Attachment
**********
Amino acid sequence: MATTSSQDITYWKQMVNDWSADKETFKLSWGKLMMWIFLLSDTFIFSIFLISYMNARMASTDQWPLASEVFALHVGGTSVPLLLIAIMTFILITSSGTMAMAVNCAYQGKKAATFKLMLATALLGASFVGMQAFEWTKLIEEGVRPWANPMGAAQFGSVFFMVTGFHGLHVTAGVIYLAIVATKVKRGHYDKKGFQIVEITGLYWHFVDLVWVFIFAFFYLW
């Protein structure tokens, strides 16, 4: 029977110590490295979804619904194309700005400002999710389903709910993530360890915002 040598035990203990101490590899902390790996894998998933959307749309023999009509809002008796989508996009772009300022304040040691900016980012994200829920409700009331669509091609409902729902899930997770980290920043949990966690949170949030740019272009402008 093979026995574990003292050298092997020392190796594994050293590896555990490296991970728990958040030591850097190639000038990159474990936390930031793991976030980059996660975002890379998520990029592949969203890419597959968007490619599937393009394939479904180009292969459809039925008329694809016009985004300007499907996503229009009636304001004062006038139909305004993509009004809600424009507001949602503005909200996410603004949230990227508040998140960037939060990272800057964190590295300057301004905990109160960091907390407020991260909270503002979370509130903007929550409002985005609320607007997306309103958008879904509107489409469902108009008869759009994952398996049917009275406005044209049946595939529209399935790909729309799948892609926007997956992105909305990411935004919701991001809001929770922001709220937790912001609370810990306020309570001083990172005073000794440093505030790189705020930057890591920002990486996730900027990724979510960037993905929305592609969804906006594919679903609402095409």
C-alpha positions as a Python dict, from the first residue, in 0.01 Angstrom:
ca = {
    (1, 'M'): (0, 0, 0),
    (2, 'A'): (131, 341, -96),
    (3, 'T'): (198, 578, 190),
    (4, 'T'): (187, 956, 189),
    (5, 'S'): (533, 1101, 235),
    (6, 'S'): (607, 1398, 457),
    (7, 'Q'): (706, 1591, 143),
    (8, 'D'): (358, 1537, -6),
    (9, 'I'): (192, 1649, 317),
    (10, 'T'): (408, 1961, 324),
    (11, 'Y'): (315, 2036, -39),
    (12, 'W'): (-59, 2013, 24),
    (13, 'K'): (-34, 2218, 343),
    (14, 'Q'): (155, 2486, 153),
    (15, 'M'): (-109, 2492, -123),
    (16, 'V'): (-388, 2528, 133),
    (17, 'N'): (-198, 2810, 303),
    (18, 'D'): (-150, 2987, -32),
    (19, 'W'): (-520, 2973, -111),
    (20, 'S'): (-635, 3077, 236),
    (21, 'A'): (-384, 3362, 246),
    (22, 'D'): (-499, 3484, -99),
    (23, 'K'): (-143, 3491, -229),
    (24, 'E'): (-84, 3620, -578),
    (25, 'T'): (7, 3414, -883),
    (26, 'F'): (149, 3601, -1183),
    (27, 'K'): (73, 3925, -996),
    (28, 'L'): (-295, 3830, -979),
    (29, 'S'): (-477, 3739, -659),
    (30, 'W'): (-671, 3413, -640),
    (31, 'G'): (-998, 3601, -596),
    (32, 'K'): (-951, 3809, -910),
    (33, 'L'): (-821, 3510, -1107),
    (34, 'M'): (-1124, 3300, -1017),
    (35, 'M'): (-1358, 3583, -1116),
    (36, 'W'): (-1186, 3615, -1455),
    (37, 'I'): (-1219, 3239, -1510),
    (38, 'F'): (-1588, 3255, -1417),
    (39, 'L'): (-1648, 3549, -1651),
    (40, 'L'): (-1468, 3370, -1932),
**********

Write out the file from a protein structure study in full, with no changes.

Amino acid sequence: MATTSSQDITYWKQMVNDWSADKETFKLSWGKLMMWIFLLSDTFIFSIFLISYMNARMASTDQWPLASEVFALHVGGTSVPLLLIAIMTFILITSSGTMAMAVNCAYQGKKAATFKLMLATALLGASFVGMQAFEWTKLIEEGVRPWANPMGAAQFGSVFFMVTGFHGLHVTAGVIYLAIVATKVKRGHYDKKGFQIVEITGLYWHFVDLVWVFIFAFFYLW
């Protein structure tokens, strides 16, 4: 029977110590490295979804619904194309700005400002999710389903709910993530360890915002 040598035990203990101490590899902390790996894998998933959307749309023999009509809002008796989508996009772009300022304040040691900016980012994200829920409700009331669509091609409902729902899930997770980290920043949990966690949170949030740019272009402008 093979026995574990003292050298092997020392190796594994050293590896555990490296991970728990958040030591850097190639000038990159474990936390930031793991976030980059996660975002890379998520990029592949969203890419597959968007490619599937393009394939479904180009292969459809039925008329694809016009985004300007499907996503229009009636304001004062006038139909305004993509009004809600424009507001949602503005909200996410603004949230990227508040998140960037939060990272800057964190590295300057301004905990109160960091907390407020991260909270503002979370509130903007929550409002985005609320607007997306309103958008879904509107489409469902108009008869759009994952398996049917009275406005044209049946595939529209399935790909729309799948892609926007997956992105909305990411935004919701991001809001929770922001709220937790912001609370810990306020309570001083990172005073000794440093505030790189705020930057890591920002990486996730900027990724979510960037993905929305592609969804906006594919679903609402095409």
C-alpha positions as a Python dict, from the first residue, in 0.01 Angstrom:
ca = {
    (1, 'M'): (0, 0, 0),
    (2, 'A'): (131, 341, -96),
    (3, 'T'): (198, 578, 190),
    (4, 'T'): (187, 956, 189),
    (5, 'S'): (533, 1101, 235),
    (6, 'S'): (607, 1398, 457),
    (7, 'Q'): (706, 1591, 143),
    (8, 'D'): (358, 1537, -6),
    (9, 'I'): (192, 1649, 317),
    (10, 'T'): (408, 1961, 324),
    (11, 'Y'): (315, 2036, -39),
    (12, 'W'): (-59, 2013, 24),
    (13, 'K'): (-34, 2218, 343),
    (14, 'Q'): (155, 2486, 153),
    (15, 'M'): (-109, 2492, -123),
    (16, 'V'): (-388, 2528, 133),
    (17, 'N'): (-198, 2810, 303),
    (18, 'D'): (-150, 2987, -32),
    (19, 'W'): (-520, 2973, -111),
    (20, 'S'): (-635, 3077, 236),
    (21, 'A'): (-384, 3362, 246),
    (22, 'D'): (-499, 3484, -99),
    (23, 'K'): (-143, 3491, -229),
    (24, 'E'): (-84, 3620, -578),
    (25, 'T'): (7, 3414, -883),
    (26, 'F'): (149, 3601, -1183),
    (27, 'K'): (73, 3925, -996),
    (28, 'L'): (-295, 3830, -979),
    (29, 'S'): (-477, 3739, -659),
    (30, 'W'): (-671, 3413, -640),
    (31, 'G'): (-998, 3601, -596),
    (32, 'K'): (-951, 3809, -910),
    (33, 'L'): (-821, 3510, -1107),
    (34, 'M'): (-1124, 3300, -1017),
    (35, 'M'): (-1358, 3583, -1116),
    (36, 'W'): (-1186, 3615, -1455),
    (37, 'I'): (-1219, 3239, -1510),
    (38, 'F'): (-1588, 3255, -1417),
    (39, 'L'): (-1648, 3549, -1651),
    (40, 'L'): (-1468, 3370, -1932),